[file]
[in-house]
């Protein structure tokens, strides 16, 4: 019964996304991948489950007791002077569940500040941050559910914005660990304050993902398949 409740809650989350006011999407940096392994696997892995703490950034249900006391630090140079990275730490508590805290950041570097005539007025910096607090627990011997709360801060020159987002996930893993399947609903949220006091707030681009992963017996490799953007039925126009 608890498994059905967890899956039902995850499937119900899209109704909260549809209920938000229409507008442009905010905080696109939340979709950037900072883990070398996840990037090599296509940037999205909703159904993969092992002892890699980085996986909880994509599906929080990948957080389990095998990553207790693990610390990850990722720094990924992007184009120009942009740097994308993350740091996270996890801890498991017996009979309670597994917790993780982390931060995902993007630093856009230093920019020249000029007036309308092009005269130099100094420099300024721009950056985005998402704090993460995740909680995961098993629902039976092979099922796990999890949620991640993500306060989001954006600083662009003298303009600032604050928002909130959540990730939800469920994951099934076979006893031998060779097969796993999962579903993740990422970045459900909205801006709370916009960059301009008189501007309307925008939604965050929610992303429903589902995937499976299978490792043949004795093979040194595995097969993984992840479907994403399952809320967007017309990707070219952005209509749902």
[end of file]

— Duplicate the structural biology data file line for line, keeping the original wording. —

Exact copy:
[in-house]
């Protein structure tokens, strides 16, 4: 019964996304991948489950007791002077569940500040941050559910914005660990304050993902398949 409740809650989350006011999407940096392994696997892995703490950034249900006391630090140079990275730490508590805290950041570097005539007025910096607090627990011997709360801060020159987002996930893993399947609903949220006091707030681009992963017996490799953007039925126009 608890498994059905967890899956039902995850499937119900899209109704909260549809209920938000229409507008442009905010905080696109939340979709950037900072883990070398996840990037090599296509940037999205909703159904993969092992002892890699980085996986909880994509599906929080990948957080389990095998990553207790693990610390990850990722720094990924992007184009120009942009740097994308993350740091996270996890801890498991017996009979309670597994917790993780982390931060995902993007630093856009230093920019020249000029007036309308092009005269130099100094420099300024721009950056985005998402704090993460995740909680995961098993629902039976092979099922796990999890949620991640993500306060989001954006600083662009003298303009600032604050928002909130959540990730939800469920994951099934076979006893031998060779097969796993999962579903993740990422970045459900909205801006709370916009960059301009008189501007309307925008939604965050929610992303429903589902995937499976299978490792043949004795093979040194595995097969993984992840479907994403399952809320967007017309990707070219952005209509749902």